>How can science know when an ocean has become so salty that the marine ecosystem is endangered? More to the point, you take water out of the ocean leaving the salt, if the water is not going back to the ocean, then ocean levels will FALL. Considering that the politically correct fear with climate change is that ocean levels will rise due to the melting of polar ice and glaciers, then desalinating the ocean to get fresh water would actually be a corrective action! But of course all the water you take out goes back in. And the oceans get ever so slightly saltier every million years not due to anything puny humans can do, but due to the quazillions of gallons of water flowing in rivers back to the sea, picking up a tiny bit of salt and other minerals as they flow over the land. Eventually I suppose the oceans will be as salty as the Great Salt Lake, the Salton Sea, and the Dead Sea, but that might not happen until after the sun explodes. Seriously, nothing humans are doing effects salinity of the oceans overall in any measurable way. R:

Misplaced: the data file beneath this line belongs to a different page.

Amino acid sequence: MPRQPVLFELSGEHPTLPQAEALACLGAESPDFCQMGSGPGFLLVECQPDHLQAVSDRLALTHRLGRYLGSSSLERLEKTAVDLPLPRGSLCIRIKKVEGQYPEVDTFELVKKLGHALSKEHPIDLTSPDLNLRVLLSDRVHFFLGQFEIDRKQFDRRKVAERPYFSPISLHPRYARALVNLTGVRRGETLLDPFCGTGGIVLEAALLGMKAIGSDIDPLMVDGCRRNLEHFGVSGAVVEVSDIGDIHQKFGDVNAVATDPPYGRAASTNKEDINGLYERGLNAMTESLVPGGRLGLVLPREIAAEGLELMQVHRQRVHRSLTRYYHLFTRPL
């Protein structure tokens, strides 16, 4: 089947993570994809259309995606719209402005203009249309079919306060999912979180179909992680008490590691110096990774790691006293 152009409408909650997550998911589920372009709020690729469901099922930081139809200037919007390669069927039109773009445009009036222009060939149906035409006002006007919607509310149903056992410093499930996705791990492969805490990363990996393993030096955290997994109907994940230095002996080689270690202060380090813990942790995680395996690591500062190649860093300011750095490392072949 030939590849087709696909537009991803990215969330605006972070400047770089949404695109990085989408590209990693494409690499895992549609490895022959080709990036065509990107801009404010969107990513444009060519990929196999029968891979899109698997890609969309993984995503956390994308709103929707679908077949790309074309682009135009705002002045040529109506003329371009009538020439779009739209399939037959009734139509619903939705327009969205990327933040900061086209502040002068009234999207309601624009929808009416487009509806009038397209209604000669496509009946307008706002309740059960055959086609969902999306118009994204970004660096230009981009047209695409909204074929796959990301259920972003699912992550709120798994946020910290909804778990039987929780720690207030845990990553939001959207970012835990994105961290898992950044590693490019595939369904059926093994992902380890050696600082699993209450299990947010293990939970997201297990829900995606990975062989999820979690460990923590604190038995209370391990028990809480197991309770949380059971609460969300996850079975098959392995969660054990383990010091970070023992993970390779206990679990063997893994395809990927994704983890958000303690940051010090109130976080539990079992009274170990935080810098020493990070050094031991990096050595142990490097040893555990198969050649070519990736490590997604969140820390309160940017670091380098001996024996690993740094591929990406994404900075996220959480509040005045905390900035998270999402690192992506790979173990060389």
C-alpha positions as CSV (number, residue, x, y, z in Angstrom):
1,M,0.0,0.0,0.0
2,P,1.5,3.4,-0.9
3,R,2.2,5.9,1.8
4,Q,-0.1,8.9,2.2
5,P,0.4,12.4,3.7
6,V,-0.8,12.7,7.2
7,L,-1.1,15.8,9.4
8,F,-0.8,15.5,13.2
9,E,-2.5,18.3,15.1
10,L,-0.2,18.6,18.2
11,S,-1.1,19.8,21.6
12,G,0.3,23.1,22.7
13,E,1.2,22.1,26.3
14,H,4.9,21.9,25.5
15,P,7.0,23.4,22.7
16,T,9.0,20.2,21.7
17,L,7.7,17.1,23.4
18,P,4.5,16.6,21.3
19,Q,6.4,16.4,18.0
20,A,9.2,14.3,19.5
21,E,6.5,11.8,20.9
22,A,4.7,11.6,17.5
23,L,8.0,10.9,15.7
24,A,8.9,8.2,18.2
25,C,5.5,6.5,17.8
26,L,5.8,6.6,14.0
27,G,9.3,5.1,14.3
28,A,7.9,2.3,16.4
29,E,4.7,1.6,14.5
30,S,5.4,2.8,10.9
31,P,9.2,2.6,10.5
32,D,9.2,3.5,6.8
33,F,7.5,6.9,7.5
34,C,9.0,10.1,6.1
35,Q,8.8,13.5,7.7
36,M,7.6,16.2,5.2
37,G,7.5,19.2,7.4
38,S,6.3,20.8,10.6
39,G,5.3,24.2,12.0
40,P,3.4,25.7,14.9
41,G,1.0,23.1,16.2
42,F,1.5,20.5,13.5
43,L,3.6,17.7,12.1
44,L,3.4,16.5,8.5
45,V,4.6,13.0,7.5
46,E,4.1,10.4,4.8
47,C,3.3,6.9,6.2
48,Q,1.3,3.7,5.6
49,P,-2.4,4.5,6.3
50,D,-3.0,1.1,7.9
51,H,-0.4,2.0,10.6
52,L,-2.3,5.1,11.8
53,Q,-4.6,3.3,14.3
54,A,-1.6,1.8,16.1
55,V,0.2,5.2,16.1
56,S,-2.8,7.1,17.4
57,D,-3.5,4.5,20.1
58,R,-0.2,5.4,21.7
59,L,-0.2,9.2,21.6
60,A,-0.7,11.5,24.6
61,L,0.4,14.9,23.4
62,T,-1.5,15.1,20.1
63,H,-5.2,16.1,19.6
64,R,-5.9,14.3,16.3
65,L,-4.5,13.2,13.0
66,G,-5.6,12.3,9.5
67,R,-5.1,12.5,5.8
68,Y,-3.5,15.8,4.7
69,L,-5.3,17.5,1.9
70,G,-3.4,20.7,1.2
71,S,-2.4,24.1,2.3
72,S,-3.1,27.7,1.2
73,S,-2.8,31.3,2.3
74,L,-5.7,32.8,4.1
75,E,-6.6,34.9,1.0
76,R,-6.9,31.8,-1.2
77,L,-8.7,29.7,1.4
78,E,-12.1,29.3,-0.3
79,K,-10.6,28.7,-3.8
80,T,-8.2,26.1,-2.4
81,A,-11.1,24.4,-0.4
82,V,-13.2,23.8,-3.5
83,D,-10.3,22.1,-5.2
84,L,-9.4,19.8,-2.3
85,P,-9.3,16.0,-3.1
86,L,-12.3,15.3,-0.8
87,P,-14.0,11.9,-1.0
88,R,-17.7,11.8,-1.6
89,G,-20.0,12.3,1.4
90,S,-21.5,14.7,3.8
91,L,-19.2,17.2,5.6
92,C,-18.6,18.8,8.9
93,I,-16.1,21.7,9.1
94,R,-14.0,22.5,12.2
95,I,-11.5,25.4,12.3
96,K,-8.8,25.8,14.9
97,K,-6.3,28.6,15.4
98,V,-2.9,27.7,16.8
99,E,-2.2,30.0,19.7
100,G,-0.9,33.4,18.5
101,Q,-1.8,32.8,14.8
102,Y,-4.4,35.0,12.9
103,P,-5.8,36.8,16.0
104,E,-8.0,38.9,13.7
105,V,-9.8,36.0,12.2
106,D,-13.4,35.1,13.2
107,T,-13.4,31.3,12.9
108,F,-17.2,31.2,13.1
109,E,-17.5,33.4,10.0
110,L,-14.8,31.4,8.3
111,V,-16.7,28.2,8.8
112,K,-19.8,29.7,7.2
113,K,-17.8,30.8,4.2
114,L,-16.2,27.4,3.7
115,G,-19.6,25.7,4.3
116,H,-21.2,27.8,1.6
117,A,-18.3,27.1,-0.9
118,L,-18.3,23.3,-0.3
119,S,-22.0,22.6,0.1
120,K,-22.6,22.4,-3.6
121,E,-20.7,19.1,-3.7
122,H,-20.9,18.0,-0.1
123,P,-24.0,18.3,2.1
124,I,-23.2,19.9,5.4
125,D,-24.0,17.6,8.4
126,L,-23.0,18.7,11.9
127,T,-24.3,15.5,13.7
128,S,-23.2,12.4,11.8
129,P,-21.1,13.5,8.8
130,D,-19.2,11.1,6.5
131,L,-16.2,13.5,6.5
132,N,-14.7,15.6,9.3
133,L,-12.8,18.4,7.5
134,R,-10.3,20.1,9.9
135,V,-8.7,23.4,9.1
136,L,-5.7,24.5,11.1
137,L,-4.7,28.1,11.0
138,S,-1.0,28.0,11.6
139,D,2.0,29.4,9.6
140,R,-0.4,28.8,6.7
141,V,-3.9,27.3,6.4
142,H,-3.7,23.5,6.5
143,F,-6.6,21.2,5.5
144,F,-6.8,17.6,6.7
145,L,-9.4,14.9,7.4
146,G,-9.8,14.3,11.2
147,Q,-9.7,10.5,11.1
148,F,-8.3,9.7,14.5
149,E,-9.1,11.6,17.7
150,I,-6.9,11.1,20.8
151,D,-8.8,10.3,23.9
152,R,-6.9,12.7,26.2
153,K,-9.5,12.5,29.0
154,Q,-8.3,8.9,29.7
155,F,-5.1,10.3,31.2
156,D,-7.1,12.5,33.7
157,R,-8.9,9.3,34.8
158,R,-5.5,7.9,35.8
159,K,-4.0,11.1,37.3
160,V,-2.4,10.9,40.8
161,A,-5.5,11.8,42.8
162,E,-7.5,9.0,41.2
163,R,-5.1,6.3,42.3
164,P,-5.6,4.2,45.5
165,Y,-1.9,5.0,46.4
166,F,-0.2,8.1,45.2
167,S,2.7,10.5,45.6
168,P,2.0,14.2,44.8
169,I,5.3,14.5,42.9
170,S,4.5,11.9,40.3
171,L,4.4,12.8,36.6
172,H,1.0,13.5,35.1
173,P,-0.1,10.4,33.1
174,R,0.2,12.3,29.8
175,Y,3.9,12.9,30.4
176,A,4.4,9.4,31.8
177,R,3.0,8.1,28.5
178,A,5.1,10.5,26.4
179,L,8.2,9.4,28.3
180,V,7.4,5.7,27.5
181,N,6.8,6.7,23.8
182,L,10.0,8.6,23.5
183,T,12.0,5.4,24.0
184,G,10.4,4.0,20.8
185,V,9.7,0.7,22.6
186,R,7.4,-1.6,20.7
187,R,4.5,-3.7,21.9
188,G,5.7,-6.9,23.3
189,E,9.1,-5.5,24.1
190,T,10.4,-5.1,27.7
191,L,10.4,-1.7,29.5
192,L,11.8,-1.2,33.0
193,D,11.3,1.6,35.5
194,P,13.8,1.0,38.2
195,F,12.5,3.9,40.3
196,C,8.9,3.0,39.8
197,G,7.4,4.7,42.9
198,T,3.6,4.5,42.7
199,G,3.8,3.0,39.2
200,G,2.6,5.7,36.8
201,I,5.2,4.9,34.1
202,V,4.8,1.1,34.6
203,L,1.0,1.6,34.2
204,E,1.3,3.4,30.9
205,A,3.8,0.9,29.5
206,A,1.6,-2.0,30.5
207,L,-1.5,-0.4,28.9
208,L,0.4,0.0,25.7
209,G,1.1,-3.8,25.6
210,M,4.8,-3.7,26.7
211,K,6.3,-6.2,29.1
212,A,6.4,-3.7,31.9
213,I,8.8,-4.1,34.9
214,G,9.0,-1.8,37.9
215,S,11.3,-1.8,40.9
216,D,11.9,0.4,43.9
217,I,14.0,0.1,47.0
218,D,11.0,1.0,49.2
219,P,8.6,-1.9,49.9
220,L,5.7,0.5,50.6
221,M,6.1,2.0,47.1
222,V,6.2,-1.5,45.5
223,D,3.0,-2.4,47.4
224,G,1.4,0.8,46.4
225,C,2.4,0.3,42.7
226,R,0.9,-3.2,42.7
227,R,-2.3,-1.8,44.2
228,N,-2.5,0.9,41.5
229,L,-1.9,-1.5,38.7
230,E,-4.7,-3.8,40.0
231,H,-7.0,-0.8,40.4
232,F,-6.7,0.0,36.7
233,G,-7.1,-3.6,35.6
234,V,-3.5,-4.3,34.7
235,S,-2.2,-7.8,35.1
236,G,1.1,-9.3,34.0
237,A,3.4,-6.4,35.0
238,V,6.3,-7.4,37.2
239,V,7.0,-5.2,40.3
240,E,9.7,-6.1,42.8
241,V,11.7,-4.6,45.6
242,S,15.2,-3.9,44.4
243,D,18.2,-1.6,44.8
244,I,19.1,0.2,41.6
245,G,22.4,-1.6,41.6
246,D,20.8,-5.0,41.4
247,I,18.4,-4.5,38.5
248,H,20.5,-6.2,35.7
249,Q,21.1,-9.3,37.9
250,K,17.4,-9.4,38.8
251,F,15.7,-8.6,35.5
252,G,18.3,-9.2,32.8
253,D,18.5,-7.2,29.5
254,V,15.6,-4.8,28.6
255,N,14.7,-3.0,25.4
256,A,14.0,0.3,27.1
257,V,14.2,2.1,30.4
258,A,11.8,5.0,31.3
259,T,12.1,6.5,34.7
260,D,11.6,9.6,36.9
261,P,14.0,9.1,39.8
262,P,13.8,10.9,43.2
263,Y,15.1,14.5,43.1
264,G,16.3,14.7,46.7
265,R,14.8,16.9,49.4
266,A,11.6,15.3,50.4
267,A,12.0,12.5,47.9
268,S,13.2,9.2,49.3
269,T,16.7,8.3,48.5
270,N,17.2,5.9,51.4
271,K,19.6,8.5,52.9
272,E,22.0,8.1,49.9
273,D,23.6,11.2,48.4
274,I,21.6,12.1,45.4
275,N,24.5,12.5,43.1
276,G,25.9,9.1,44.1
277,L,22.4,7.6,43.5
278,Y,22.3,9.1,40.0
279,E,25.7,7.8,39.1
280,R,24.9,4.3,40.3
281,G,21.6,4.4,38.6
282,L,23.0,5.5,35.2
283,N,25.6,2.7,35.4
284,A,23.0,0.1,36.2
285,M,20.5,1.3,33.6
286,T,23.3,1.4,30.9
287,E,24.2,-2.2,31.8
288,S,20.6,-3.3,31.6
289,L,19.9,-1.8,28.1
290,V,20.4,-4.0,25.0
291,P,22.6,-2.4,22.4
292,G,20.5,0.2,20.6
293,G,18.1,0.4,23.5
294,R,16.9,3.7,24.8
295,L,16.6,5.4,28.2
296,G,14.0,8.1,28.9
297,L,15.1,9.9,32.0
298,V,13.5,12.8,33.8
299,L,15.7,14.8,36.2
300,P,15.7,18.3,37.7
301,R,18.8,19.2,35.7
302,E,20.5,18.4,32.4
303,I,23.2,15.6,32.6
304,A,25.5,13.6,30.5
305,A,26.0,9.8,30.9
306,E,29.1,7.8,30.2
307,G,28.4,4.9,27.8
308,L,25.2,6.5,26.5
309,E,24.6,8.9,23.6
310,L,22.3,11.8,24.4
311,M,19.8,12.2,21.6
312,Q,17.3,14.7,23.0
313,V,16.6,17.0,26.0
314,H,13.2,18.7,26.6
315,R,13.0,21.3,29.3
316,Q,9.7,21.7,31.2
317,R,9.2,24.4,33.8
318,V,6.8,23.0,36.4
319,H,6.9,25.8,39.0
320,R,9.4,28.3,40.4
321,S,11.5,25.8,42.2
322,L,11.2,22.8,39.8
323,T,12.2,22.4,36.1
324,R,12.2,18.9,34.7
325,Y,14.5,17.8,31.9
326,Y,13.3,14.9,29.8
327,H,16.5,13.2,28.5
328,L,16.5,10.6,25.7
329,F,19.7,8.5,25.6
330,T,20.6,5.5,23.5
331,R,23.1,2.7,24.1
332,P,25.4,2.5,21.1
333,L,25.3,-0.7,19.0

Seriously, nothing humans are doing effects salinity of the oceans overall in any measurable way. Do not underestimate what humans can do.We put enough acid into the oceans to destroy coral reefs.We put enough nutrients into the Gulf of Mexico to create large dead zones.Who knows what the radioactive stuff we put into the water is doing.Chisso Chemical Company put enough stuff into the sea around Japan to cause a major disaster: https://en.wikipedia.org/wiki/Minamata_disease
On a more positive note, while..."Drought Worsens, Scorching Much of the Country"http://www.cnbc.com/id/100647130...and..."Southwest Rivers and Budgets are Both Drying Up"http://www.triplepundit.com/2013/02/thirsty-future-southwest......the US and Canada are very diverse ecosystems."The Breadbasket of America: New England?""From Maine and Vermont to New York and Pennsylvania, a growing number of farmers, bakers, brewers, distillers, and food educators are working to create a regional grain network throughout the Northeast." http://www.theatlantic.com/health/archive/2010/03/the-breadb...Tim
This is a remarkably stupid thread.We will always have drinking water. It is really cheap, and we can outbid any other use.Some types of agriculture will be forced out by high water costs.Life will go on.